Another side dish that can appear at breakfast, lunch, or dinner is cooked plantain in a sweet (probably rum) sauce.  Plantains resemble bananas but they taste less sweet.  Unlike bananas, they're best eaten after the peel turns black and when sliced (vertically or horizontally) and cooked.  Being an ignorant tourist, I ate them raw and not yet blackened for breakfast every morning, and nothing dire happened to me.  However, they weren't as tasty as a banana.  No plantains in your neighborhood?   Try cooking a banana plantain-style. (Find a recipe online.)  It will be good, though perhaps a bit mushy.  Plantains hold up to cooking better.


What's for dessert?  It might be flan, rice pudding, guava or coconut ice cream, or guava with a side of cream cheese.  Planning a Cuban dinner party?  You can combine ice cream, guava, and cheese if you follow this recipe entitled "Cream Cheese and Guava Swirl Ice Cream" on seriouseats.com.  You don't even need a fresh guava, just canned guava paste. And you can make the whole thing in your blender. 


Cubans and rum


The most popular cocktails in Cuba are made with rum, as are many of the sauces.  Bacardi rum is no longer produced or sold there.  (Bacardi left Cuba soon after the 1959 revolution; you can find out why by reading Wikipedia's Bacardi article.)  The brand sold in Cuba now is Havana Club. Visitors can tour the Havana factory and taste a sample. 


Here are some popular rum drinks that tourists are urged to try. Note the prevalence of lime juice and mint.  (Lime juice, a nurse told me, is an effective killer of bacteria.  The internet seems to agree.)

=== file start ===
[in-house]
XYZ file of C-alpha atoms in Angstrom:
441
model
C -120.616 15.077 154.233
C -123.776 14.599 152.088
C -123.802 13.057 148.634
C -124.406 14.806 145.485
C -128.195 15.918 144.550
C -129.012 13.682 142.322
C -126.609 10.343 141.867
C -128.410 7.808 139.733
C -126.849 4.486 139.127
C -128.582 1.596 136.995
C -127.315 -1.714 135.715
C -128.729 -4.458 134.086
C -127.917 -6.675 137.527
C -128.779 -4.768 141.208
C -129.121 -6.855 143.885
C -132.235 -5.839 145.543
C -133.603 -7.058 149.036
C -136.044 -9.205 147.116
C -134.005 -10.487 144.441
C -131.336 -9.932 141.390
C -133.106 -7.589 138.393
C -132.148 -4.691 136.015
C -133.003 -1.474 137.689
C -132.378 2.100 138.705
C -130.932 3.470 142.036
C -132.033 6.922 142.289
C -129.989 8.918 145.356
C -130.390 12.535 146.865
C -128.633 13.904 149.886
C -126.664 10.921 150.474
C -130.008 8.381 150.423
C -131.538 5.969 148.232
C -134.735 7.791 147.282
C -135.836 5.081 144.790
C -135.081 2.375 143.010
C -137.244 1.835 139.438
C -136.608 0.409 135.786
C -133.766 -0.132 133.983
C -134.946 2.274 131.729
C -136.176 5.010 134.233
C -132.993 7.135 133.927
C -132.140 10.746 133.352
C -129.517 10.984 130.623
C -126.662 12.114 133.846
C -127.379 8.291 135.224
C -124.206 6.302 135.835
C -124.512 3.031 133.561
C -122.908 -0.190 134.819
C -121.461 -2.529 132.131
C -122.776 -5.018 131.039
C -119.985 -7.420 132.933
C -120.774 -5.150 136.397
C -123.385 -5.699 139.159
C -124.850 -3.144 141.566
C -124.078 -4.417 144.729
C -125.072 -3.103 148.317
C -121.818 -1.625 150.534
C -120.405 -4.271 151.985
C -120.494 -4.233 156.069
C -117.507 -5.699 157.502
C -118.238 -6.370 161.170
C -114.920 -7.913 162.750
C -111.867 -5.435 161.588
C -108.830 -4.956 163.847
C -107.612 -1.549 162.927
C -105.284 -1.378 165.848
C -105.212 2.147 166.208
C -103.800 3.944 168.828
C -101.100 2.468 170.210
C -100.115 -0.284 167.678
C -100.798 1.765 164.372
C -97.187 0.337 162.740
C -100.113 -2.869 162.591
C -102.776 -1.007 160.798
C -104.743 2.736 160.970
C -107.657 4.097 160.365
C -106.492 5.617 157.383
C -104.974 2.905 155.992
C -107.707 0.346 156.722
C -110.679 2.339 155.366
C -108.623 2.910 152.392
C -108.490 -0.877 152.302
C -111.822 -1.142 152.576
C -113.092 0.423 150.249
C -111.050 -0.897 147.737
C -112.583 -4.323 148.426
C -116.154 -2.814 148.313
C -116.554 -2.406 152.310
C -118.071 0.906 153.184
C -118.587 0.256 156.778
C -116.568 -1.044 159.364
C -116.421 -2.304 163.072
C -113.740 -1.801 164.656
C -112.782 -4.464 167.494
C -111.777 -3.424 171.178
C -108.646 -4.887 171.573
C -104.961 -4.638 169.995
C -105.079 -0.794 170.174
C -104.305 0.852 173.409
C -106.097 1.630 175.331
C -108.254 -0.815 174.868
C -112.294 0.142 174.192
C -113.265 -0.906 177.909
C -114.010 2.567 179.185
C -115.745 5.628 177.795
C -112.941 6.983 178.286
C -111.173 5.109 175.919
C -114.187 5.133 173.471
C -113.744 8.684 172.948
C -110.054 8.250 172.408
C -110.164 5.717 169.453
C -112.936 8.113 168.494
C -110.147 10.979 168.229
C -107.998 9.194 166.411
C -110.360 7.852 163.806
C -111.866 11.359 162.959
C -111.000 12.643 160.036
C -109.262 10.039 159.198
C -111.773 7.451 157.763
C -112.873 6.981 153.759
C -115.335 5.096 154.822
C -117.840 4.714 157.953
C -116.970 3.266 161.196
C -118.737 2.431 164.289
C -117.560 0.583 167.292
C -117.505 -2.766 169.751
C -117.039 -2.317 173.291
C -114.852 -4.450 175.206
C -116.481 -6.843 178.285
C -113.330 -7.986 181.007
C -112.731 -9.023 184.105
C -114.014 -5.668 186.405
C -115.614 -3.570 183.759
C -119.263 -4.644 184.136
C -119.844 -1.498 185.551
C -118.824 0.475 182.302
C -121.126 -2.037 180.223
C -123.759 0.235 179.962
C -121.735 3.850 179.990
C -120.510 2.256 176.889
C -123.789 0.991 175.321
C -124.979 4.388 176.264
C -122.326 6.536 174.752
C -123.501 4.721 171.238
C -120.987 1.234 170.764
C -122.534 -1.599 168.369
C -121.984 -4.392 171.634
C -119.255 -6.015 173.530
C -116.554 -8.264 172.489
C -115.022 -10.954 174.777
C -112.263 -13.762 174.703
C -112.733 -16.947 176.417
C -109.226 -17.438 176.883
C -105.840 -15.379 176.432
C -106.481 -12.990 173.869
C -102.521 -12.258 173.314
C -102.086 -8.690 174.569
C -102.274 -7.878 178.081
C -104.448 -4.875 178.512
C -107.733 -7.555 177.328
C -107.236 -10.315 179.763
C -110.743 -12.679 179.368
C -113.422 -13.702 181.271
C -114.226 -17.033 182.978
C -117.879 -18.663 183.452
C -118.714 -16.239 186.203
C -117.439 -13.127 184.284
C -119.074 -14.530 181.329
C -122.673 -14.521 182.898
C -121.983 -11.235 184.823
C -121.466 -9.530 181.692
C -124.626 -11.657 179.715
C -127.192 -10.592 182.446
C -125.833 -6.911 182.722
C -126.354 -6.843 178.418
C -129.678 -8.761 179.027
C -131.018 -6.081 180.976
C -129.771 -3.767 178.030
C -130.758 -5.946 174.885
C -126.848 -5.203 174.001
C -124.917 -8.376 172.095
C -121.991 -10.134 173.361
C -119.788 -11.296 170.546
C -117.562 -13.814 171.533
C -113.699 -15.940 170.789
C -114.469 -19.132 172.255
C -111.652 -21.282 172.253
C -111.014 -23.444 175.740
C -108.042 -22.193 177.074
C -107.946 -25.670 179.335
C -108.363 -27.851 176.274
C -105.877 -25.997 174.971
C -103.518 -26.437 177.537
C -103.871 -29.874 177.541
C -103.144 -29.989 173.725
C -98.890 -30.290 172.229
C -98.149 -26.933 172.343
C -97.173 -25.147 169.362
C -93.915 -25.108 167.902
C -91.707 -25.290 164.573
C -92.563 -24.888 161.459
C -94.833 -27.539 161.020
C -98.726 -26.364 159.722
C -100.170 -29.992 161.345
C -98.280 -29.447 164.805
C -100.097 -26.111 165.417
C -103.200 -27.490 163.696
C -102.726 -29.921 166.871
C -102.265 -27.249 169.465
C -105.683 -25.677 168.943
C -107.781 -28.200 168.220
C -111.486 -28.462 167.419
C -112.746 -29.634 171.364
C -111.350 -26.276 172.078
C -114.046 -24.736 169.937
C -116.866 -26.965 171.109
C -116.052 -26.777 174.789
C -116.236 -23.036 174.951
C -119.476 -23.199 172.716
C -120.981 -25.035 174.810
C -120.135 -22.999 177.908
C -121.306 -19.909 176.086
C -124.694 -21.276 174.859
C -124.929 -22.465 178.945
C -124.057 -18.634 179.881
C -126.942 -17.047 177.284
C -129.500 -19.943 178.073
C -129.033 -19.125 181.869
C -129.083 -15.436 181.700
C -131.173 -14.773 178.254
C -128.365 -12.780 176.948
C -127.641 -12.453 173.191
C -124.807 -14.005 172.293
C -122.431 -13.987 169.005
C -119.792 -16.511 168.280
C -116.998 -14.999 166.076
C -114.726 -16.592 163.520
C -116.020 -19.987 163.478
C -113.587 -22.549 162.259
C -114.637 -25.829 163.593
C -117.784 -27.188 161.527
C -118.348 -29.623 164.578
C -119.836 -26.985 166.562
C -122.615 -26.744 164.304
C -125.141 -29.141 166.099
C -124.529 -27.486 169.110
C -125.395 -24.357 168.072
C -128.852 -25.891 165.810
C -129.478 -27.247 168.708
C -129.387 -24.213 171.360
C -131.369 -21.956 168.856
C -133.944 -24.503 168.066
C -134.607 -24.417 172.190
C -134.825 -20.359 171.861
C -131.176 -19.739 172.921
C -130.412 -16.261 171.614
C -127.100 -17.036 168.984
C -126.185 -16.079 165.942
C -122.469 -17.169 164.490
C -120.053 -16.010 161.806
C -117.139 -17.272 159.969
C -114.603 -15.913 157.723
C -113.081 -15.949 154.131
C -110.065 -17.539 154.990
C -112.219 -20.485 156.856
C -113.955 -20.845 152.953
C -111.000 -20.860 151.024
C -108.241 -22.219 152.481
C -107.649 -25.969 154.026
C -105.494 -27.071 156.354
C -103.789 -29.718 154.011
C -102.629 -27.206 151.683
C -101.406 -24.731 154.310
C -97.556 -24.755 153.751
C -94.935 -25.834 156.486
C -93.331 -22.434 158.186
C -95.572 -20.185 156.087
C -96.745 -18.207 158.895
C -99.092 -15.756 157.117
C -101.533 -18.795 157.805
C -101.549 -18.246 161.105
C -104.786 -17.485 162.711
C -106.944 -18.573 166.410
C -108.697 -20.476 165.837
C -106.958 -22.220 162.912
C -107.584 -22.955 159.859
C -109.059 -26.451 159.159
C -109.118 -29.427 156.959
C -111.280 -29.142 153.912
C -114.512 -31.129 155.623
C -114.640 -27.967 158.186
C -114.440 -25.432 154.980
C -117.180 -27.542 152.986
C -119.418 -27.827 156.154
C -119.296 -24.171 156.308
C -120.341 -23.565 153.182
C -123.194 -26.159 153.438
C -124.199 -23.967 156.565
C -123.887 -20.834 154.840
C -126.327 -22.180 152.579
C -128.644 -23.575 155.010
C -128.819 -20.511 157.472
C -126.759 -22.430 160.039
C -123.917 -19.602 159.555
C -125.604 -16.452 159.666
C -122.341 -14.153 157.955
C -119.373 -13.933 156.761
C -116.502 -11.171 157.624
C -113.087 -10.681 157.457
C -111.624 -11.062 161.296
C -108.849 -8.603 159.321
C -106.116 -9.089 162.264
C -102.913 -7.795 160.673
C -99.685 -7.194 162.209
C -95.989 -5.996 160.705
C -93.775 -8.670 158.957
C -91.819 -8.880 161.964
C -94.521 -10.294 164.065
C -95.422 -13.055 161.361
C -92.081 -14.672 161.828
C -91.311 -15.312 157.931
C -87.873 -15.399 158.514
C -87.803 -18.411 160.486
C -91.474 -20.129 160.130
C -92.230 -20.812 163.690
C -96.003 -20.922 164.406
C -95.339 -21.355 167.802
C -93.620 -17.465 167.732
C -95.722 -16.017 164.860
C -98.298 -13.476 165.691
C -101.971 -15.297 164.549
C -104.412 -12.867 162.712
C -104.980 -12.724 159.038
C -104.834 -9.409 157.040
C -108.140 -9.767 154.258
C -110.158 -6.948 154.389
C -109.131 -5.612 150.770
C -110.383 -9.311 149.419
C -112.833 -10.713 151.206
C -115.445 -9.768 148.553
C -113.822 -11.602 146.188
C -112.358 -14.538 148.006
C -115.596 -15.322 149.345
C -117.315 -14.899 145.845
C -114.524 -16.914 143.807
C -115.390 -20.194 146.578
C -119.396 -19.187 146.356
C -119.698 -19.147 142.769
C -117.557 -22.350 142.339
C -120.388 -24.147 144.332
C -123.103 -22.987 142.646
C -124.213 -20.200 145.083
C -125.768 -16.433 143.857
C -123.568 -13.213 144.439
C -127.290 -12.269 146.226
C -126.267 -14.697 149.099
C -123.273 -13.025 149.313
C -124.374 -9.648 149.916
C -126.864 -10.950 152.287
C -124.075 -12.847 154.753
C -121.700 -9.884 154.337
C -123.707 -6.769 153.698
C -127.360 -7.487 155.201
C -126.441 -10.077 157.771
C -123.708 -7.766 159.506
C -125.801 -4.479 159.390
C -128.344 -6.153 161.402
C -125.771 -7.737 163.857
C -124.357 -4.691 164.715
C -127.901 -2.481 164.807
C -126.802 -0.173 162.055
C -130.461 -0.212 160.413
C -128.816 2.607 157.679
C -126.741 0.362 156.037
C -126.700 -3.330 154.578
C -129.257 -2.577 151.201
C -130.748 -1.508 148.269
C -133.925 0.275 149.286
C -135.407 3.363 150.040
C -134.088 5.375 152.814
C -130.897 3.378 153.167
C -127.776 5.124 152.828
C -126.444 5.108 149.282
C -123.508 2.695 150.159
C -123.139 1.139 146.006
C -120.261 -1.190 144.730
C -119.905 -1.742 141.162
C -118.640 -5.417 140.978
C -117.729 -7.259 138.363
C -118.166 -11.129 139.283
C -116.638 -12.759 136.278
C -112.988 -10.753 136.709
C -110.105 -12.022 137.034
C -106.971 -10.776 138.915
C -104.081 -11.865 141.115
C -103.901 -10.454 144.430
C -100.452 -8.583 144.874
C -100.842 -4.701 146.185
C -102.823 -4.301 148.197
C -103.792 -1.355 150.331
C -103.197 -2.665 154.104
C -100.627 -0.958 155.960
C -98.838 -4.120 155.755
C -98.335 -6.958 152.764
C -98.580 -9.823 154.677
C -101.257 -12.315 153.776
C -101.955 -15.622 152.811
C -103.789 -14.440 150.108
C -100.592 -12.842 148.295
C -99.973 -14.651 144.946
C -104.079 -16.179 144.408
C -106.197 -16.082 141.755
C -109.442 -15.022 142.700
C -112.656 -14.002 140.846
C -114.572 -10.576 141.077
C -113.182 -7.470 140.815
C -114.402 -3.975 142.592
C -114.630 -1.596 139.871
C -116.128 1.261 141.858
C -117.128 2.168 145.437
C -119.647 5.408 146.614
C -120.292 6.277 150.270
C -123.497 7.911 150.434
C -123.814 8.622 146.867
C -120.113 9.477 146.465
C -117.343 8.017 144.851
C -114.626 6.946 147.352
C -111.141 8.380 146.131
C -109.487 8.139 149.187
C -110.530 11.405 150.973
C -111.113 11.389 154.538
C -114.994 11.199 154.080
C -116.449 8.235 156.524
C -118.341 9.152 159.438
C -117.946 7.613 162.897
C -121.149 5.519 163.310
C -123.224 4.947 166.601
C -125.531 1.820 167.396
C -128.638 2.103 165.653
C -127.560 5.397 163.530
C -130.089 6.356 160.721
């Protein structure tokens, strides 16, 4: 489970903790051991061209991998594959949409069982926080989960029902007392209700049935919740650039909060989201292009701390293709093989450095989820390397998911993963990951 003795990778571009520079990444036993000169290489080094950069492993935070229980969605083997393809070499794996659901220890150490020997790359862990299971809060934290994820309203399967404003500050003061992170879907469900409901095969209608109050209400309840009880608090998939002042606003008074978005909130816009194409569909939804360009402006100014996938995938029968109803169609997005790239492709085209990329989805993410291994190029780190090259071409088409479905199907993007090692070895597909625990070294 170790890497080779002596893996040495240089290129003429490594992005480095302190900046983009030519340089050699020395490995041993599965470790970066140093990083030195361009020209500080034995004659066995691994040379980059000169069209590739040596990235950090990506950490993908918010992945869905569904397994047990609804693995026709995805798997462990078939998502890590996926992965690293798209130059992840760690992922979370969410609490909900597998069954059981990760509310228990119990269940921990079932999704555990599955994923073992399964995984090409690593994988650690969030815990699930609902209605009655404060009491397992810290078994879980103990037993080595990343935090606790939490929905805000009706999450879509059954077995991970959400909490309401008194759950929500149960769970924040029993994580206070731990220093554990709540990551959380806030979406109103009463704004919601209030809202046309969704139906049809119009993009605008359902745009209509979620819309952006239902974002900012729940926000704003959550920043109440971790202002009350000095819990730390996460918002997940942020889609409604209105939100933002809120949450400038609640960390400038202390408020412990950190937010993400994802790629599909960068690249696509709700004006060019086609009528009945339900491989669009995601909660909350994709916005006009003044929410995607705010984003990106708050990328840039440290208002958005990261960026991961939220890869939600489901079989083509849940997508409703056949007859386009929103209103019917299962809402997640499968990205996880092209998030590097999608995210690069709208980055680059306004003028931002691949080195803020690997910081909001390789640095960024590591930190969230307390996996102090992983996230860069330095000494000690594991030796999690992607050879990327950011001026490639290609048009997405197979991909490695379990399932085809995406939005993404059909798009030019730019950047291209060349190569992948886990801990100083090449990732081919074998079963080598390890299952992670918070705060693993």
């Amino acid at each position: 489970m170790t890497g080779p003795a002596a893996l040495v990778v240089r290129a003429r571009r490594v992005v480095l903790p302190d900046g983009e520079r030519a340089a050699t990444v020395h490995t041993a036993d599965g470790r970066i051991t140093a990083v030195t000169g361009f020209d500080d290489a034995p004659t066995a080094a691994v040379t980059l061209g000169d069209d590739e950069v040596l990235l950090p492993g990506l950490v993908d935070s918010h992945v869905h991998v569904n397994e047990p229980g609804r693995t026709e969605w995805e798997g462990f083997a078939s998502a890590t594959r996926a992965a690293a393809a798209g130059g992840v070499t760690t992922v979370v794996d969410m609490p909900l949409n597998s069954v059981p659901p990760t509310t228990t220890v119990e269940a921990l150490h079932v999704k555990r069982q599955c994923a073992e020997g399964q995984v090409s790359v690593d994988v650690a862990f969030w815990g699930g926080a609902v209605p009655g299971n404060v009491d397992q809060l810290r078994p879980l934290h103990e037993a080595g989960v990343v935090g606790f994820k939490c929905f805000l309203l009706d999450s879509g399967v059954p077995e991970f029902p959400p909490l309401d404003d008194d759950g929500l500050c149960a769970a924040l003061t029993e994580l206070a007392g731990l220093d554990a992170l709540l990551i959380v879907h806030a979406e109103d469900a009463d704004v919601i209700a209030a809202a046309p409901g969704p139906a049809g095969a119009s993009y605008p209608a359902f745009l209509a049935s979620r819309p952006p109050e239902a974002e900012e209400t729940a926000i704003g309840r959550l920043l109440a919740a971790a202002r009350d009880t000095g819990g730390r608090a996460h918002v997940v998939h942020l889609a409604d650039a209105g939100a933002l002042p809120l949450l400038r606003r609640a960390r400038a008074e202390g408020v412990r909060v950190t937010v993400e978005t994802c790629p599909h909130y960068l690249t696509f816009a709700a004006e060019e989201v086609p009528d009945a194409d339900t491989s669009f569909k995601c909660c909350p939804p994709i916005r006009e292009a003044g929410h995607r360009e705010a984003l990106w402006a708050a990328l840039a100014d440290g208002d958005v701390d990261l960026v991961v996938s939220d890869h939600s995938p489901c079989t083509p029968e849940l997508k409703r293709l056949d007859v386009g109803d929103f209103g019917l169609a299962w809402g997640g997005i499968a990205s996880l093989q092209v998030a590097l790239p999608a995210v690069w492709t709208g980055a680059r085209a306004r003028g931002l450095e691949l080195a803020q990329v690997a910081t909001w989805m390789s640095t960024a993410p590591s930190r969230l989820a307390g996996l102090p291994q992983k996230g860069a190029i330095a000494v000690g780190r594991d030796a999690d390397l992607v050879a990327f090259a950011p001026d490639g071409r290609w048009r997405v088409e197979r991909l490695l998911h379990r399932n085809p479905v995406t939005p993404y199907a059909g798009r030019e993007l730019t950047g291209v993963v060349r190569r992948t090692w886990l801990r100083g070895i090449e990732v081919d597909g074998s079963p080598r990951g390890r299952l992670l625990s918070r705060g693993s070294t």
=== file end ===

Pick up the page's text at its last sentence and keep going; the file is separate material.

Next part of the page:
Piña colada (light rum, coconut cream--or coconut milk plus condensed milk--and crushed pineapple): It's often served at tourist rest stops.  It may also contain honey and a sugar cane stick for stirring.  The rum is optional. Commonly, the bottle is left out for customers to pour in as little or as much as they want.  Even without the rum, the drink is delicious.


Mojito (mint leaves, lime juice, powdered sugar, white rum, club soda, a sprig of mint for garnish, and  crushed ice):  This drink was born in Cuba, so it may be considered the national drink.  We were served it with many meals.  Sometimes it tasted good, other times horrible.  I guess it depends on the ratio of the ingredients.


Cuba libre aka rum and Coca-Cola (rum, Coca-Cola, sugar, and lime)


Havana cooler (rum, mint, and Sprite or ginger ale)


Daiquiri (rum, lime and a sweetener):  About.com says this recipe is "simple beyond belief...if your drink is a bit too tart, add more sugar. If it's too sweet, add more lime."  The article also says that the Daiquiri is thought to have been developed in Cuba in the late 1800's as a medicinal treatment or a local alternative when whiskey and gin were not available.


Hemingway Daiquiri (rum, maraschino liqueur, grapefruit juice, lime juice, simple syrup, and shaved ice):  Ernest Hemingway, the famous American author, lived in Havana from 1939 until 1960, shortly after the revolution.  His gift to Cuba: the recipe for his favorite drink, which he downed frequently in his favorite restaurant/bar, Floridita.  Here's how Hemingway described the frozen double daiquiri (known in Havana as the "Papa Doble") that he invented: "...like the sea where the wave falls away from the bow of a ship when she is doing thirty knots."   One evening, he drank 15 of them!  


Floridita, in Old Havana, has a life-size statue of Hemingway at the bar.  Tourists can link arms with him and take a photo.  The restaurant is government-run, so the food isn't memorable, but it's fun to have a daiquiri with Ernie (but not 15). 


Gazpacho: Here's the Spanish influence again.  No rum, just wine and fruit juice. In Madrid, it has pieces of fruit floating in it, but the Cuban gazpacho we were served was pure liquid.